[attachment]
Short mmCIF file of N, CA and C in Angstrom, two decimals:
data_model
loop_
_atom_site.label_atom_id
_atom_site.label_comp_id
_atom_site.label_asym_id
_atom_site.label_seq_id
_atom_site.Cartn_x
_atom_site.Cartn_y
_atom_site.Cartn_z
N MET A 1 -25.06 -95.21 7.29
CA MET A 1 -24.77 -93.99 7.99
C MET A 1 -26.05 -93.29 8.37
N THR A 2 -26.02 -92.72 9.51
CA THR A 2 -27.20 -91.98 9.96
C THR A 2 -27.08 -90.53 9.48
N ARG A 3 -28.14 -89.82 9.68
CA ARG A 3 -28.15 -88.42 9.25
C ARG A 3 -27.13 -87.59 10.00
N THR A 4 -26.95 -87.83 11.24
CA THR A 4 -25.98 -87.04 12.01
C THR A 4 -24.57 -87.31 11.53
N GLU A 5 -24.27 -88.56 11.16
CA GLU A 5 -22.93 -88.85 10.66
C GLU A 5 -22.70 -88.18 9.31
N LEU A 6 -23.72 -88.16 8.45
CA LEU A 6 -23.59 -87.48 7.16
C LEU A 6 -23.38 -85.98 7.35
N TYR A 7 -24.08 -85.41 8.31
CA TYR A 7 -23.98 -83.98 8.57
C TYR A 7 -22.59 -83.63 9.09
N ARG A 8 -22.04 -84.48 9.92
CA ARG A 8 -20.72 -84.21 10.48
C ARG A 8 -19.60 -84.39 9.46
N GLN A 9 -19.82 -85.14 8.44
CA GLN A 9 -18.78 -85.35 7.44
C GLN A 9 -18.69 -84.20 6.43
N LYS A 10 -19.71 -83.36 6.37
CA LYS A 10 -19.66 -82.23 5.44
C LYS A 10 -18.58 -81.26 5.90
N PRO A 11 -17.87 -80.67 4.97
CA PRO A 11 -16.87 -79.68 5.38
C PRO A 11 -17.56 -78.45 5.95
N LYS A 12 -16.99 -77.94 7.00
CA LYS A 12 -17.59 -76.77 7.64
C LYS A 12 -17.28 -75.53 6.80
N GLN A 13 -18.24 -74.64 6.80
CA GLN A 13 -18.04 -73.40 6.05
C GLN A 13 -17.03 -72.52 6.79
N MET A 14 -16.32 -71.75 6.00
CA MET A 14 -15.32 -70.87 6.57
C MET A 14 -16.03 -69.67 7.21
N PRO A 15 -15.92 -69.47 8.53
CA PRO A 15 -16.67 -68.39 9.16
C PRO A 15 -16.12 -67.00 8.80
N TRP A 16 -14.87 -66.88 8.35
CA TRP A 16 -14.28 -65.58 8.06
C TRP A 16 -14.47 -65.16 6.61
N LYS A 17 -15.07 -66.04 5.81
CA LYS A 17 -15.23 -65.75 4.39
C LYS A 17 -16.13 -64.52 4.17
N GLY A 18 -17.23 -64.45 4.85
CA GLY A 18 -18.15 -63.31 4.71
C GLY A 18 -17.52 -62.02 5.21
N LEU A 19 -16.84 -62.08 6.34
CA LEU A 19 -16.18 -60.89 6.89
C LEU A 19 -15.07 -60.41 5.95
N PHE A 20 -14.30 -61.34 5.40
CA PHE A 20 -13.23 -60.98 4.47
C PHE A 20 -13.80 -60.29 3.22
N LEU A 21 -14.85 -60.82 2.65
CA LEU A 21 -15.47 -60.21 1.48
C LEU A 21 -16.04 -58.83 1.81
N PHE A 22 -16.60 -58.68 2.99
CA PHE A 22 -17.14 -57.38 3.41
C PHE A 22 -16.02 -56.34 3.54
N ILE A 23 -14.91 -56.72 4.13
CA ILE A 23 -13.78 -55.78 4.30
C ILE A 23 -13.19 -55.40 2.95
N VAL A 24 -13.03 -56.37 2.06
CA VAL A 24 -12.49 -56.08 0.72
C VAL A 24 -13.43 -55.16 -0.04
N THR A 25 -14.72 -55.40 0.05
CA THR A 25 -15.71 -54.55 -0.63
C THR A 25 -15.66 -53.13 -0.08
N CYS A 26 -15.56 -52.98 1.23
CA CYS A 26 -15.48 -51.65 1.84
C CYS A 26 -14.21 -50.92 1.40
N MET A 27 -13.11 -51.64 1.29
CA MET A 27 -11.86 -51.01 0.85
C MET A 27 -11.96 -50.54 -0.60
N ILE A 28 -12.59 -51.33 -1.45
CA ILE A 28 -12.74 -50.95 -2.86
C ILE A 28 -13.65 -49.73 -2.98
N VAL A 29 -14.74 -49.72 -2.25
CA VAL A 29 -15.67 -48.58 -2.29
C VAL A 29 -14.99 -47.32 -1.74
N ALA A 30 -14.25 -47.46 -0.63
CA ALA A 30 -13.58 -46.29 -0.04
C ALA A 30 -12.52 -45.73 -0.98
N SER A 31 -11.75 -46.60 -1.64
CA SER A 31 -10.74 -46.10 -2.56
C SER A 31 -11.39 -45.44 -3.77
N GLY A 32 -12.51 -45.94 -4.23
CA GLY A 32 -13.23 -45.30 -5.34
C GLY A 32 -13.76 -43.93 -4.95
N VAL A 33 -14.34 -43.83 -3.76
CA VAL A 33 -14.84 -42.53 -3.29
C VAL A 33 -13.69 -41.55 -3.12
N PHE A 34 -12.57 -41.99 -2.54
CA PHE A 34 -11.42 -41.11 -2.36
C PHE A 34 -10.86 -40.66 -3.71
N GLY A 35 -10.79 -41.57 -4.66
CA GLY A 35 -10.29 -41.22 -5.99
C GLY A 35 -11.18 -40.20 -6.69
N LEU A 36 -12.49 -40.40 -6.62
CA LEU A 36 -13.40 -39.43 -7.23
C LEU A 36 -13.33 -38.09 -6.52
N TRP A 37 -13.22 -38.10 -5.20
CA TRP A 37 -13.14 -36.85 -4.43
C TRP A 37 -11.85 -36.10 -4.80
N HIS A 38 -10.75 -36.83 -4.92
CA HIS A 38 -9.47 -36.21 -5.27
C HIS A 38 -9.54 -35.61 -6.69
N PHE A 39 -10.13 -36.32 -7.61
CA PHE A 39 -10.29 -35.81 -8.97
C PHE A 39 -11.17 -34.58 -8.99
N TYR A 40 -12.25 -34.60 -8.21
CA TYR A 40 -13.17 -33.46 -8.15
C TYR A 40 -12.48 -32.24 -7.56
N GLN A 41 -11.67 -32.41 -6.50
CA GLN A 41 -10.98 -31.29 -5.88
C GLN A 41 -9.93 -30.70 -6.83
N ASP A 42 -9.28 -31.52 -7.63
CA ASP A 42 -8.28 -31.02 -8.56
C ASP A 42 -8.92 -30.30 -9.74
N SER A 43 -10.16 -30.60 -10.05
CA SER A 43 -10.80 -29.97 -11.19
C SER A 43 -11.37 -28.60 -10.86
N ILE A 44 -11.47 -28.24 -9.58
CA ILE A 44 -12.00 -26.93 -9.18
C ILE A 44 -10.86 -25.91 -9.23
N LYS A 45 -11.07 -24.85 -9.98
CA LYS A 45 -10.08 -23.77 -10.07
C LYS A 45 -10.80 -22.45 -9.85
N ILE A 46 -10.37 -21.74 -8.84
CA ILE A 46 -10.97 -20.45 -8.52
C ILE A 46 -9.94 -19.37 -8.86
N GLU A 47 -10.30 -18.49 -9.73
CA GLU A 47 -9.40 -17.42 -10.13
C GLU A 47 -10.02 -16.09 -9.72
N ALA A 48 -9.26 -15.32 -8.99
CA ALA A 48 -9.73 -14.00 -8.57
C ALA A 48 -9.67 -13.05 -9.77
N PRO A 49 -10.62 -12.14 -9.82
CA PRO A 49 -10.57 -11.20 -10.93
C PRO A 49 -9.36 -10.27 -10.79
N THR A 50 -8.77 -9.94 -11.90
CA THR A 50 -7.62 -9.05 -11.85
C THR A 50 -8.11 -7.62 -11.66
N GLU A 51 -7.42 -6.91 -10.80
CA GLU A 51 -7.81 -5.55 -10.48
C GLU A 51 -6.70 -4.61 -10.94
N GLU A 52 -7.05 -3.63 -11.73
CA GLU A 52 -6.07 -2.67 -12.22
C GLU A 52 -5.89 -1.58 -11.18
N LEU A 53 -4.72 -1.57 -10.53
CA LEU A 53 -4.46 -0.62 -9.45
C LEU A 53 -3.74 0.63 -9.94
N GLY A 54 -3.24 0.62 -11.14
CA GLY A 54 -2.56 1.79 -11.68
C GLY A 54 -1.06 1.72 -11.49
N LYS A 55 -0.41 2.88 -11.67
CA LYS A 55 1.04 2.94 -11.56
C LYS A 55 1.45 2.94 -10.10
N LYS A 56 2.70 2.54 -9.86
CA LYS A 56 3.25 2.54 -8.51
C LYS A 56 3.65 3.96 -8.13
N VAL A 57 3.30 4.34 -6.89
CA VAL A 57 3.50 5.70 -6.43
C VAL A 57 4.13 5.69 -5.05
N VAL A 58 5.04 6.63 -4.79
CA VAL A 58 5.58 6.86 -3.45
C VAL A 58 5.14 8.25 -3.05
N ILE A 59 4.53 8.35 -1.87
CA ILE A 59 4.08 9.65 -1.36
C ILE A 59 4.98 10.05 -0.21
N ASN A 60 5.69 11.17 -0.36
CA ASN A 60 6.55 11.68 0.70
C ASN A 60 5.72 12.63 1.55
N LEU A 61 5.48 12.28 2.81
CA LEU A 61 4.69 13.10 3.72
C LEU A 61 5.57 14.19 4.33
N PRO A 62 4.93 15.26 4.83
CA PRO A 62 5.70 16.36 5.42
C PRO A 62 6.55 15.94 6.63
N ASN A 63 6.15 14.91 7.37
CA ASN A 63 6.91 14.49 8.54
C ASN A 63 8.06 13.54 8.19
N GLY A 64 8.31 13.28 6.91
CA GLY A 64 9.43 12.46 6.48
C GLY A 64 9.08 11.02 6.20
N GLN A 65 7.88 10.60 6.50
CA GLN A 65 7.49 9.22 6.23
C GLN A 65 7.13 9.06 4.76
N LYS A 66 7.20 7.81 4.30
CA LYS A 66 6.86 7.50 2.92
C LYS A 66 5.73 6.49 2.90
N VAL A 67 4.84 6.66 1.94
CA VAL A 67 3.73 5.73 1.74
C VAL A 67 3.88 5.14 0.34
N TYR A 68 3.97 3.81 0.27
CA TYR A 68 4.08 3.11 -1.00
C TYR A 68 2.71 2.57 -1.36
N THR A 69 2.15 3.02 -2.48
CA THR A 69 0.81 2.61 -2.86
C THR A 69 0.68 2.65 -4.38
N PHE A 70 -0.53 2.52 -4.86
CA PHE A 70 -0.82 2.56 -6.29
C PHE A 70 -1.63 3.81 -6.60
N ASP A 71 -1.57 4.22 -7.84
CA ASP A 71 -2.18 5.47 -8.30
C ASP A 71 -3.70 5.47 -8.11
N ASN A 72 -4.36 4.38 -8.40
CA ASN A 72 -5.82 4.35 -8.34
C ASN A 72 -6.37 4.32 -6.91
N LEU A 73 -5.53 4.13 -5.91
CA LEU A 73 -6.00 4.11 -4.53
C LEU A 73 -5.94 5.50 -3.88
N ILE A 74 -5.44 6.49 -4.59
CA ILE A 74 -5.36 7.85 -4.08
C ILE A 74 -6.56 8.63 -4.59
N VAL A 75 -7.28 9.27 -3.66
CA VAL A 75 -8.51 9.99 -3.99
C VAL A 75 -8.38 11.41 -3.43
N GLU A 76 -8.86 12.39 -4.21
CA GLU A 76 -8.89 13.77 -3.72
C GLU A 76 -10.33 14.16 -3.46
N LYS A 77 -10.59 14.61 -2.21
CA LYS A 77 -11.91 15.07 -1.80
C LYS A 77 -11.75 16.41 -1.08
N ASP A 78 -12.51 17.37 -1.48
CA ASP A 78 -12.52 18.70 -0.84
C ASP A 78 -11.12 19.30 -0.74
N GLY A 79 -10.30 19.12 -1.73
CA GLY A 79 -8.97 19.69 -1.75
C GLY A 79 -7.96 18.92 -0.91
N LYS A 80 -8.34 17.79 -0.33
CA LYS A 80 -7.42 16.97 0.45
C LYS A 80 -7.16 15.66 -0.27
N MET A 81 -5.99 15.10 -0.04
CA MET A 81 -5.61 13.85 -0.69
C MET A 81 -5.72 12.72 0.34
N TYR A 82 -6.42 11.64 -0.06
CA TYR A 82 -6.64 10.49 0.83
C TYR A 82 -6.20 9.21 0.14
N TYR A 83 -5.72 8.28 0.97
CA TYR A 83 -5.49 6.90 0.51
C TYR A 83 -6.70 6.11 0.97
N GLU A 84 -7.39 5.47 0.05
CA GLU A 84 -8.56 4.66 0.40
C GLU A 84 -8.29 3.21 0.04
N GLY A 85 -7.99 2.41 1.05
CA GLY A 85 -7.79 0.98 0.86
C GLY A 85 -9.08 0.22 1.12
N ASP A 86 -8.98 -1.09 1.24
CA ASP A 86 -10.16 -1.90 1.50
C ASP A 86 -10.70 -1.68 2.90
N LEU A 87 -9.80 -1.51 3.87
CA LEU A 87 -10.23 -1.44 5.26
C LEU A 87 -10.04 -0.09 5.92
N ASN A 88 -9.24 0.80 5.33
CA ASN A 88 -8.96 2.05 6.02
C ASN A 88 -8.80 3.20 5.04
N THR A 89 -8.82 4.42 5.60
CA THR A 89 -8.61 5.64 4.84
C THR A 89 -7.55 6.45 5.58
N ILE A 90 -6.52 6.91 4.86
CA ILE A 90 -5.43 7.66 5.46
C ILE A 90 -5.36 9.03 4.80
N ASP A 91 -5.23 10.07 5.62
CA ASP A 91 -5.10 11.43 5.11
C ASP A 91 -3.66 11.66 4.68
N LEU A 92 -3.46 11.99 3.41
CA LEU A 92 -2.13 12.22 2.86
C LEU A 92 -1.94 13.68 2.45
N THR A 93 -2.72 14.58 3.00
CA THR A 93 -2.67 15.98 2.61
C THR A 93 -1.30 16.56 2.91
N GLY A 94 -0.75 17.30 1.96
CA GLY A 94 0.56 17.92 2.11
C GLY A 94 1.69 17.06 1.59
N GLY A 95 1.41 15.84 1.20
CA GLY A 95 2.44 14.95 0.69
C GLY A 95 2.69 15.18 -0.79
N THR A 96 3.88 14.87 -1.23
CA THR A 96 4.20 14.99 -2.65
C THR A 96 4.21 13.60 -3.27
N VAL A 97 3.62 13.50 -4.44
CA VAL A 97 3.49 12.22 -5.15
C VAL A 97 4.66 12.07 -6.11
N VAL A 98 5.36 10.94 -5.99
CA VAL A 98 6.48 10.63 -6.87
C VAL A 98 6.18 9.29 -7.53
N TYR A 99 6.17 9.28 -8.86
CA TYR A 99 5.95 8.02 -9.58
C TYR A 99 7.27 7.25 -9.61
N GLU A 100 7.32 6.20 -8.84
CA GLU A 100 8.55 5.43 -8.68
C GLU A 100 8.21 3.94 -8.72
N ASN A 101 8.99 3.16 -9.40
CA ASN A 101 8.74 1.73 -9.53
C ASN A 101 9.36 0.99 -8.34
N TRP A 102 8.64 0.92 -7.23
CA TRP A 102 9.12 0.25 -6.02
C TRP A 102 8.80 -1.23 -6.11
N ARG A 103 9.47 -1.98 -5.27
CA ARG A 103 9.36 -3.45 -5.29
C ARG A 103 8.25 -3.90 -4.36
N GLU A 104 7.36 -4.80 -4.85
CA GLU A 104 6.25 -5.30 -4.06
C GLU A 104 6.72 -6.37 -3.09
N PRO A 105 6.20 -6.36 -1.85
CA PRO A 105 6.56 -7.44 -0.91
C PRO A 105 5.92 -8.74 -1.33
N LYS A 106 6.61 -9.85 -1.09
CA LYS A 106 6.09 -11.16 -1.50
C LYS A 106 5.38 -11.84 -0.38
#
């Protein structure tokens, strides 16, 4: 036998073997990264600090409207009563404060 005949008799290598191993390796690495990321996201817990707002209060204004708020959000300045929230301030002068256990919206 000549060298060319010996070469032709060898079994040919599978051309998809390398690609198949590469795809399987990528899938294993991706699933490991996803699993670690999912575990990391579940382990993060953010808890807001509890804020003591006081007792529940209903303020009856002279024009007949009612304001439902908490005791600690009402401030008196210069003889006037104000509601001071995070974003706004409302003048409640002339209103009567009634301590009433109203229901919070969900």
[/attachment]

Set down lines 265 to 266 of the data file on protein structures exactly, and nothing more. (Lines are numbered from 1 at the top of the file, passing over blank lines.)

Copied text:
C GLY A 85 -9.08 0.22 1.12
N ASP A 86 -8.98 -1.09 1.24